06.11.2018 | LOGFILE Feature 44/2018

An excerpt from the GMP Fundamentals

What is quality management?

5 min. reading time | by Christine Oechslein


Why is it necessary to "manage" quality?

The quality of a medicinal product cannot be left to chance, but must be the result of carefully planned actions. The sequence "planning, acting, evaluating, improving" is referred to as "management".

The four most important principles of GMP are derived from it:

  1. Every process and every task is described in detail in specification documents (e.g. work instructions, SOPs, checklists).
  2. Every employee (including managers) carries out the work exactly as defined and reports any deviation immediately.
  3. The employee records everything in detail while carrying out the tasks so that it is possible at a later stage to identify the who, what, and when of something that happened or was observed.
  4. At regular intervals, the results are compared and evaluated to determine if there are trends or high occurrences of problems (review, trending). If this is the case, the work processes and specifications must be improved before a quality error occurs (continual improvement process, CIP).

QC/QA– QM/QMS: What is the difference?

The terms quality control (QC), quality assurance (QA), quality management (QM) and quality management system (QMS) are frequently not sufficiently differentiated in daily use. Unfortunately, there are no clear differentiations or definitions in the legislation. Therefore, it is advisable to define these terms within a company and use them consistently. Any person who works with contractors should ask twice when something is not clear to avoid misunderstanding!

Quality Control

In Germany, quality control normally refers to the department that is responsible for carrying out quality testing of raw materials and products. It is also referred to as analysis, quality testing or control laboratory. In the UK and USA, quality control (QC) usually refers to more than just analysis. For this reason, Quality Control departments in American companies often carry out tasks that fall under quality assurance or quality management in Germany, e.g. the approval of specifications or the release of raw materials and products.

Figure 1 GMP-QM-QA-QC

Quality Assurance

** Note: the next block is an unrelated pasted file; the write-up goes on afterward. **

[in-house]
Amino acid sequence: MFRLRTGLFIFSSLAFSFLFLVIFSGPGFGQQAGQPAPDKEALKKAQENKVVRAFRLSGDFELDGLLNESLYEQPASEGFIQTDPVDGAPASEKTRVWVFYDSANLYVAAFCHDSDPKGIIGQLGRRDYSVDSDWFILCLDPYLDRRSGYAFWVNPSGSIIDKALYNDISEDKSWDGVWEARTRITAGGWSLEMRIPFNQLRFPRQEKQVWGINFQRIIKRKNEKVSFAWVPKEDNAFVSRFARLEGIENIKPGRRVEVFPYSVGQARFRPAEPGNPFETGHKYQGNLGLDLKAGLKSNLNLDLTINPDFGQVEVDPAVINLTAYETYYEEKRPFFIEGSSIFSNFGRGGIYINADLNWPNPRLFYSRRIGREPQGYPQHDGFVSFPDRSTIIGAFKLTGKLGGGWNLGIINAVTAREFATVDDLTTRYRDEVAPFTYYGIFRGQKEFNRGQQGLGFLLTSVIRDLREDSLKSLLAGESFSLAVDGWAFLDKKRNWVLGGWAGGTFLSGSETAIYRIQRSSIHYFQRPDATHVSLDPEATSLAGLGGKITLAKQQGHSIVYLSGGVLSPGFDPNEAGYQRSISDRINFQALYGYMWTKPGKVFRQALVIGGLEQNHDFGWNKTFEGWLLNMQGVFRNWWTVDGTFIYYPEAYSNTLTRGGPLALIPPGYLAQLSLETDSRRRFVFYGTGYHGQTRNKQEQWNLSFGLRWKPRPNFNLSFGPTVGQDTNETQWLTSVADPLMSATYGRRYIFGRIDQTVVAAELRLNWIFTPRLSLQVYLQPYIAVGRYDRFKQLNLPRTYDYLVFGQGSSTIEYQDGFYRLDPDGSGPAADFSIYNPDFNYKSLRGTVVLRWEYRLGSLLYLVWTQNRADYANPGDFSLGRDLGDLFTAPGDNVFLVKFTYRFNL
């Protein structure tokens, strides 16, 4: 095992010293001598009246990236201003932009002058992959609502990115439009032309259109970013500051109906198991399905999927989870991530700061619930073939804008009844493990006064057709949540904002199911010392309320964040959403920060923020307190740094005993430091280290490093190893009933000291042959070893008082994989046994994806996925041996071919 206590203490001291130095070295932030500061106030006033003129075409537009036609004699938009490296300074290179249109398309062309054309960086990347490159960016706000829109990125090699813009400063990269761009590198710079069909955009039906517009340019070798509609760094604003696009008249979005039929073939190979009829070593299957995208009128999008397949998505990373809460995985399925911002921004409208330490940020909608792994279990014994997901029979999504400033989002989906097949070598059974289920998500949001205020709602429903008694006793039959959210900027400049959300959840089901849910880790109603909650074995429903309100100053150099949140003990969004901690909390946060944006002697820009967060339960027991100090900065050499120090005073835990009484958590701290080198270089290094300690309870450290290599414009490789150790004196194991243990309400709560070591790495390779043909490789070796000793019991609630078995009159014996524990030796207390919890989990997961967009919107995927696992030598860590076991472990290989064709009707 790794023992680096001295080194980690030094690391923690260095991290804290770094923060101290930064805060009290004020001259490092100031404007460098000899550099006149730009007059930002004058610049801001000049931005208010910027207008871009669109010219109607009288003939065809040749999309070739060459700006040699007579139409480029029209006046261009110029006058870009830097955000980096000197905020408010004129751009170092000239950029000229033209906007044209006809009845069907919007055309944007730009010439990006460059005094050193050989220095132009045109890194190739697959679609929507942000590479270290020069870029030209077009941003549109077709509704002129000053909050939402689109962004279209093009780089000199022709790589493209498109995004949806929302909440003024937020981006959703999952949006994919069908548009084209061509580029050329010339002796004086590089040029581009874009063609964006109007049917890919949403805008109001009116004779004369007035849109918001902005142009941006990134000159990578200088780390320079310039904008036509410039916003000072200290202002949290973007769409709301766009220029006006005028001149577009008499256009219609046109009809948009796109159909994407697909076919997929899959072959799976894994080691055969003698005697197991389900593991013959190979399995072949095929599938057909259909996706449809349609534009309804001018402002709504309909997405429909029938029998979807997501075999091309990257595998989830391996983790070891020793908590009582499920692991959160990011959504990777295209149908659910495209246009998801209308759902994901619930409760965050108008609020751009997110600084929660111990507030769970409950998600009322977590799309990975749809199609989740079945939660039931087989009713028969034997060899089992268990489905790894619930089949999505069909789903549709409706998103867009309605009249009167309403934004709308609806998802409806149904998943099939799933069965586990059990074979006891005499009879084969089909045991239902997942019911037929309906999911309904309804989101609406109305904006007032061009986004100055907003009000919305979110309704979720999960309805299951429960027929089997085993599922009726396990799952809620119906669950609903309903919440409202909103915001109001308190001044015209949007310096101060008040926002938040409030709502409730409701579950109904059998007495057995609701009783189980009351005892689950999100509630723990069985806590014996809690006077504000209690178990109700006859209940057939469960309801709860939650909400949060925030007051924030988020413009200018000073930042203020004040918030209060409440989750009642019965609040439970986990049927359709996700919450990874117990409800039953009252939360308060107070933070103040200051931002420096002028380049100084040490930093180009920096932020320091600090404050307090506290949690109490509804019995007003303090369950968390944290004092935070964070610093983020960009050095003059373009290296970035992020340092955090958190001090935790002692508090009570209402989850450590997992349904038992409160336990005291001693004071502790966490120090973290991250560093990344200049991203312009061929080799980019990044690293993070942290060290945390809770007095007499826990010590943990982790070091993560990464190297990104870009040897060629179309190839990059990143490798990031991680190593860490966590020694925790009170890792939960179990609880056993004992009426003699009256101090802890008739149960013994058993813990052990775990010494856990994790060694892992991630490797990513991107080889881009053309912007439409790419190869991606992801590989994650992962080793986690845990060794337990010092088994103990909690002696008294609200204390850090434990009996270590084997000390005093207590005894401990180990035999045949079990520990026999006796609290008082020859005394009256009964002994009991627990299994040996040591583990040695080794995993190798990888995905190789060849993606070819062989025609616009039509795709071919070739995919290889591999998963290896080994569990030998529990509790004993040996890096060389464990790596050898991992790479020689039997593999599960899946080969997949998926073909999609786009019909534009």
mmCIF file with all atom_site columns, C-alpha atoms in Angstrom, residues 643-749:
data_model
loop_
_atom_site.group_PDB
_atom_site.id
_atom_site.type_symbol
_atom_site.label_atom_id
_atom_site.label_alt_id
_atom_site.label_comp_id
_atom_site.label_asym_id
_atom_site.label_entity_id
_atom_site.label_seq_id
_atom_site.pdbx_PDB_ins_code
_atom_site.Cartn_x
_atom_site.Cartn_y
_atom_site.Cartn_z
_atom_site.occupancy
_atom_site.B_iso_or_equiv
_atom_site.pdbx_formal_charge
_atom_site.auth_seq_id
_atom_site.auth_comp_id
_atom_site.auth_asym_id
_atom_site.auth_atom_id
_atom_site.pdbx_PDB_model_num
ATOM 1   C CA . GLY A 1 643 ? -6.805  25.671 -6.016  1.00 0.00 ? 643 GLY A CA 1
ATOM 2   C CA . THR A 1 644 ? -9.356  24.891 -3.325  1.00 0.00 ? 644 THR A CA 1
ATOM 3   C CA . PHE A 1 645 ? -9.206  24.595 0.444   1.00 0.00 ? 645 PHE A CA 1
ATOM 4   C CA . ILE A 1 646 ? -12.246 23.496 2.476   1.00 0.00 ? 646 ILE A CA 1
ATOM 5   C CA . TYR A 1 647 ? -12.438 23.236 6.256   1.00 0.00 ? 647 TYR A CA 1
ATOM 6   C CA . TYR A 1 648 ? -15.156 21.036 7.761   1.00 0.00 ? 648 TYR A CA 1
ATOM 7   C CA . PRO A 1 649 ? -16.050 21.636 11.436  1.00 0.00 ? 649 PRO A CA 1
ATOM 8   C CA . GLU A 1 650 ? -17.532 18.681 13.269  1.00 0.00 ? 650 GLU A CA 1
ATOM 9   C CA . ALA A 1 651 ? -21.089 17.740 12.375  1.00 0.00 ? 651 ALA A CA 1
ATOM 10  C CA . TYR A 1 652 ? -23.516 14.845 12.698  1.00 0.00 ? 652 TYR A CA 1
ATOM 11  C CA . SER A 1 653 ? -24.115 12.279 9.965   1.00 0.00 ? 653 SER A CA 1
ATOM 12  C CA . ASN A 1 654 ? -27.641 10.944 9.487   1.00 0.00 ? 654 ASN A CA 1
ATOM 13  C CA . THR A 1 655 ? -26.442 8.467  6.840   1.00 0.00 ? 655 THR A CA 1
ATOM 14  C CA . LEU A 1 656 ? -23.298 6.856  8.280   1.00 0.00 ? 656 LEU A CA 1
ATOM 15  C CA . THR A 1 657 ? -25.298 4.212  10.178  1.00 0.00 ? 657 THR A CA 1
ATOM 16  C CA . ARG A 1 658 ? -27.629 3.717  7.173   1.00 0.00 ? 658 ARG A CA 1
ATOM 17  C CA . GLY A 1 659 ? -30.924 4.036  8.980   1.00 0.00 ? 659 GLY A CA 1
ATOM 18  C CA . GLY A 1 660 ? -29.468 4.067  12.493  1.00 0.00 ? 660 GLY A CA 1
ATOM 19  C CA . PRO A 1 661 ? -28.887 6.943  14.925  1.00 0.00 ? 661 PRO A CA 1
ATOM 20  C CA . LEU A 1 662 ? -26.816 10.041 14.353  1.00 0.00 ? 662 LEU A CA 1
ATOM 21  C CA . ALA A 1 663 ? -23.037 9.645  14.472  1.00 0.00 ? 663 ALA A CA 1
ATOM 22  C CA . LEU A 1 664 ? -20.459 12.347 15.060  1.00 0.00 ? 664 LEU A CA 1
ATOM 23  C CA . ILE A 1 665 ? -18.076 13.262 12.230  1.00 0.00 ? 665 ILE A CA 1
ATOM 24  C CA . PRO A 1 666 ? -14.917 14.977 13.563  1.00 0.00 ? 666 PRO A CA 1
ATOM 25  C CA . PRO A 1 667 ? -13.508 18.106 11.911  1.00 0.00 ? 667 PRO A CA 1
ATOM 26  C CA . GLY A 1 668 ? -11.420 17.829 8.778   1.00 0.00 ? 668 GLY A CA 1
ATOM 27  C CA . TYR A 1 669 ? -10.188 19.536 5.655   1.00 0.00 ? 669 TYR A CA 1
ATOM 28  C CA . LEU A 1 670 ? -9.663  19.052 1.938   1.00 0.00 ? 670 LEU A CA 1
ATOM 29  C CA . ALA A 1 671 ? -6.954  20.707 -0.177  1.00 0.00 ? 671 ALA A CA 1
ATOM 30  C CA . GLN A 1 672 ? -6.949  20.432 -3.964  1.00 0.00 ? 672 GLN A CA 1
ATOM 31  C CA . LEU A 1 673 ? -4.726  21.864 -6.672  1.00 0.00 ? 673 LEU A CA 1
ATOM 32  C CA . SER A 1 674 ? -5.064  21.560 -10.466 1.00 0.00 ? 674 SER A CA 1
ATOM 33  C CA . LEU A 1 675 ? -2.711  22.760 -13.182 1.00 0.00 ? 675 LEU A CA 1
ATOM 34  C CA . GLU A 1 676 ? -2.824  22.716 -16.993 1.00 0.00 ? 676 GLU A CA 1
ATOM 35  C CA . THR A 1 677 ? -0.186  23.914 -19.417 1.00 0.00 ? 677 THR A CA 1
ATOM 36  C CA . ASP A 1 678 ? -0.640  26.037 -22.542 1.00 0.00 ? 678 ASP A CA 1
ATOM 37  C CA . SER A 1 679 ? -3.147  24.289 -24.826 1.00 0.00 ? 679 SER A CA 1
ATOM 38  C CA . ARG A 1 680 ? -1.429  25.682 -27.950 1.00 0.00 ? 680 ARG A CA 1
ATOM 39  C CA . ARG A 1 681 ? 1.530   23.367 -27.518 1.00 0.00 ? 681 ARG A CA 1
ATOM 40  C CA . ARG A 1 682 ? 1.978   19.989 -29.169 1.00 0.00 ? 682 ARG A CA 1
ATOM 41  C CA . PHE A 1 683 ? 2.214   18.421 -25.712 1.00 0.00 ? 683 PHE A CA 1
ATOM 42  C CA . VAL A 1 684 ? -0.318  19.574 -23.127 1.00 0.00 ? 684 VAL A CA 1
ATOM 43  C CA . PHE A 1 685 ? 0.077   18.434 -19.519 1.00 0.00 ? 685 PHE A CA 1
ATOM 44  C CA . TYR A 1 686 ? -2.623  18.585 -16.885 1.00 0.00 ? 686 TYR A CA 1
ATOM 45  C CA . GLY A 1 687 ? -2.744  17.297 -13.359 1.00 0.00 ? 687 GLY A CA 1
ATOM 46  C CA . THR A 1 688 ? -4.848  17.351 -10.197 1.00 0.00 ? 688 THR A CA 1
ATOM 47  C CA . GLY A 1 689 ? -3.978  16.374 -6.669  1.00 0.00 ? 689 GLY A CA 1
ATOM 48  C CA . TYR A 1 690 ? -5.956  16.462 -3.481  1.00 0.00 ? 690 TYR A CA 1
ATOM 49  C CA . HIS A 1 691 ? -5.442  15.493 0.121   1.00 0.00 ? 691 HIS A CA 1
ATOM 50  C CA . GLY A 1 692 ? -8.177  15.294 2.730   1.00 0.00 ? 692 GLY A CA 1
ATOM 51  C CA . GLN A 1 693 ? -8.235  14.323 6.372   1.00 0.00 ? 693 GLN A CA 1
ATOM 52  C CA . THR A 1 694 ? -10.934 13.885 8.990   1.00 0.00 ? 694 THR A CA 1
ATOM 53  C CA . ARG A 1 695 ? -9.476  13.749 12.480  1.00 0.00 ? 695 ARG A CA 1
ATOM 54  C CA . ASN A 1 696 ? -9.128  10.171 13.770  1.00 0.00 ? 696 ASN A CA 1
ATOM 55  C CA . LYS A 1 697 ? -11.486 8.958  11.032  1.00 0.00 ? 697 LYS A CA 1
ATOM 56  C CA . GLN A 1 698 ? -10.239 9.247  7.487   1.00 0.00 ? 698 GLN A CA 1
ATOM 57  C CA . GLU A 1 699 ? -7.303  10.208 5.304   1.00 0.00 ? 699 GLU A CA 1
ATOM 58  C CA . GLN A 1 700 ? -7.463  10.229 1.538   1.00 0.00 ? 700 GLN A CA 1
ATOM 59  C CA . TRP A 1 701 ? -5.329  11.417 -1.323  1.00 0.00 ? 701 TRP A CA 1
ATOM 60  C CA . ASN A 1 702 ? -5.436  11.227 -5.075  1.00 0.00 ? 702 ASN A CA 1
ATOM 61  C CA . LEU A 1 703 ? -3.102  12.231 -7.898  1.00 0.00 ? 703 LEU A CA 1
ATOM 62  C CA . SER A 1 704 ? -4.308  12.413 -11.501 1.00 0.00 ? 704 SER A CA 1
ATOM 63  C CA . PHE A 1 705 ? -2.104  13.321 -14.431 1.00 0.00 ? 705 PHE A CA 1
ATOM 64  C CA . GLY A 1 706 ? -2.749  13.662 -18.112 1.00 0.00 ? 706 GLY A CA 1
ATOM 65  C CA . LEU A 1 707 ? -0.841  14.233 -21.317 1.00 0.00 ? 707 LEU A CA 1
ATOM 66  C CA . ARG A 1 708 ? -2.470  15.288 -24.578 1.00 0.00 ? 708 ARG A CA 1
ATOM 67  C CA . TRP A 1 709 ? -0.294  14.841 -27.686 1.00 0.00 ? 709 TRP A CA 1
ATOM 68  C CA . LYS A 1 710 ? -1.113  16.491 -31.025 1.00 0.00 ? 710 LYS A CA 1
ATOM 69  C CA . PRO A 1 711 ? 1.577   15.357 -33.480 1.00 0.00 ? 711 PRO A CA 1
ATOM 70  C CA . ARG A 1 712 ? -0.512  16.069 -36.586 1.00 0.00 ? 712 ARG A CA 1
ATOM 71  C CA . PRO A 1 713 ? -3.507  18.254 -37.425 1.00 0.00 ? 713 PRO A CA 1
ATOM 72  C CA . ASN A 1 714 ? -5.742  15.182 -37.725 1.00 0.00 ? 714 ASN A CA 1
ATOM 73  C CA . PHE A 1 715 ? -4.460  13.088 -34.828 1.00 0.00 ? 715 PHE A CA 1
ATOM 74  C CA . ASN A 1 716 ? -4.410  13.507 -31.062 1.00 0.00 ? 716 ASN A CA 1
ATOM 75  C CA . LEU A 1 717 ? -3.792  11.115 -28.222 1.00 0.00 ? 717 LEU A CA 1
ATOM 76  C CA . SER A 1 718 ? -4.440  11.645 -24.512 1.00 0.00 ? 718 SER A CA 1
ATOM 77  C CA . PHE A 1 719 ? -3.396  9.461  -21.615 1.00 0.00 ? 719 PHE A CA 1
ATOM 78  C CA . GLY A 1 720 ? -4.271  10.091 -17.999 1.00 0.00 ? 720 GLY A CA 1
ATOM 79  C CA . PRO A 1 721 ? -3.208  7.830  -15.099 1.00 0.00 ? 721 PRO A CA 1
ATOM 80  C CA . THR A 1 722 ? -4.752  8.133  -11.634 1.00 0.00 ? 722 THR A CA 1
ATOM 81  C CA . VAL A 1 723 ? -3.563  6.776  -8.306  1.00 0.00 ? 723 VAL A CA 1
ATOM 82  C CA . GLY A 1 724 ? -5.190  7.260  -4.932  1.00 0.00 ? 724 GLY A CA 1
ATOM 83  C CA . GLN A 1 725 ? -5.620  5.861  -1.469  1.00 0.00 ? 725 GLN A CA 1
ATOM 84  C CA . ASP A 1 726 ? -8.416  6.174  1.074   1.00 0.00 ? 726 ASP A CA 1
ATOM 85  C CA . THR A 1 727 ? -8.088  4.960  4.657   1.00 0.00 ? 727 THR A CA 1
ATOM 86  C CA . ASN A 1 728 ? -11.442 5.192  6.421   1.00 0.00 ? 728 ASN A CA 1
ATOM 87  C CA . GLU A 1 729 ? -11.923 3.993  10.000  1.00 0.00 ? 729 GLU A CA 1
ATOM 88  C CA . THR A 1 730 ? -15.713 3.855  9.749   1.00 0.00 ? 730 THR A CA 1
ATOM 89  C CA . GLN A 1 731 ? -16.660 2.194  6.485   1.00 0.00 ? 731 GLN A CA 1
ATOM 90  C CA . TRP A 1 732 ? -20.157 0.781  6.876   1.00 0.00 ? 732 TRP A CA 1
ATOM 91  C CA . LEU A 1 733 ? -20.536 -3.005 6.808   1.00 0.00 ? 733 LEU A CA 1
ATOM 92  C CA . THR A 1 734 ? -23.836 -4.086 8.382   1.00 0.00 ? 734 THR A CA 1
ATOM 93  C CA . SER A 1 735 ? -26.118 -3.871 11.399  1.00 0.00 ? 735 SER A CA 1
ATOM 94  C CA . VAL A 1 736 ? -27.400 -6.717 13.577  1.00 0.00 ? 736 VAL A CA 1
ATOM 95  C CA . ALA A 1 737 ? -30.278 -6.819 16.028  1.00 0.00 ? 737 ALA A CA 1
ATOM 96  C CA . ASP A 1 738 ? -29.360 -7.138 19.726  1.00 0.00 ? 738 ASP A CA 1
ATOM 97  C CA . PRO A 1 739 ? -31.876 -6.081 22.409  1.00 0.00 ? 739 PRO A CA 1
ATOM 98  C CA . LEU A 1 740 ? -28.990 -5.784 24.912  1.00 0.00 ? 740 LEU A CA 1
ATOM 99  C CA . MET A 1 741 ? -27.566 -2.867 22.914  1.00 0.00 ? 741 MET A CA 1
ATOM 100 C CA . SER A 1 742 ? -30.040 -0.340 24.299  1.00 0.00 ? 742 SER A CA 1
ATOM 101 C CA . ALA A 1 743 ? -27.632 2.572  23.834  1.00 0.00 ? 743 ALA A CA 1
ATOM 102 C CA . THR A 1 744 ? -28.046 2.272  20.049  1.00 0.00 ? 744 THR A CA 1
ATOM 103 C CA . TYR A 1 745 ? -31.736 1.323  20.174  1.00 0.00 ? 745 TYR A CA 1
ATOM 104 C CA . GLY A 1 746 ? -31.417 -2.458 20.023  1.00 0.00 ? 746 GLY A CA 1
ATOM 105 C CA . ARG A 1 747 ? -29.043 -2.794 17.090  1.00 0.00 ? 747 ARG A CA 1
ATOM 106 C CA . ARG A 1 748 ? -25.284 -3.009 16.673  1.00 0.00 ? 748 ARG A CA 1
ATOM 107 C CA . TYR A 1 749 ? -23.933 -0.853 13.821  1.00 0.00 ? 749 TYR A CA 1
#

Quality assurance (QA) refers to all measures that are carried out to ensure the quality of a product or service. This involves more than just quality testing of the product. It includes, for example, the approval of SOPs and specifications for the product, deviation management, supplier qualification, process validation, batch record review, and the QA measures to be used for the actual product or service. This is described in the QA or QM system.

Quality Management

All planned measures that not only affect the quality of an individual product, but serve to improve processes and services across the board, are referred to as quality management. These measures include quality planning, the continual improvement process (CIP), documentation and self-inspection, and the activities of the executive board (e.g. the definition of quality objectives and management review).

In the regulatory requirements, the terms QM and QA are often used synonymously. QM is used more frequently than QA at the present time.

The departments responsible for quality assurance and management can be named as quality assurance (QA), quality management (QM), quality unit (QU) or in another appropriate way.

Quality management system

Everything that is done in a company to ensure the quality of products or services and cross-product quality management must be defined and documented in a quality management system. The terms quality assurance system and pharmaceutical quality system (PQS) are also used.


This text is an excerpt from the GMP Fundamentals

Christine Oechslein


Christine Oechslein, PhD
GMP Trainer
E-Mail: c.oechslein@gmp-praxis.de

GMP Fundamentals – A Step-by-Step Guide

This handbook is a practical and easy to read guideline, giving you a quick and comprehensive overview of the complex world of Good Manufacturing Practice (GMP) without the need of previous acquired knowledge.

Some topics are:

  • GMP: Purpose and basic pharmaceutical terms
  • Laws, licenses and inspections
  • Personnel: Responsibility and hygiene
  • Standard Operating Procedures (SOP) and documentation
  • Design of rooms and facilities
  • Processing and packaging
  • Quality control and market release
  • Suppliers, storage and logistics (Good Distribution Practice = GDP)
  • Alphabetical index and abbreviations

Using practical examples and comparisons to every-day life will help to easily understand GMP regulations.

GMP Fundamentals is a helpful guide which facilitates the entry into the GMP world and teaches the necessary basics.

> More information and order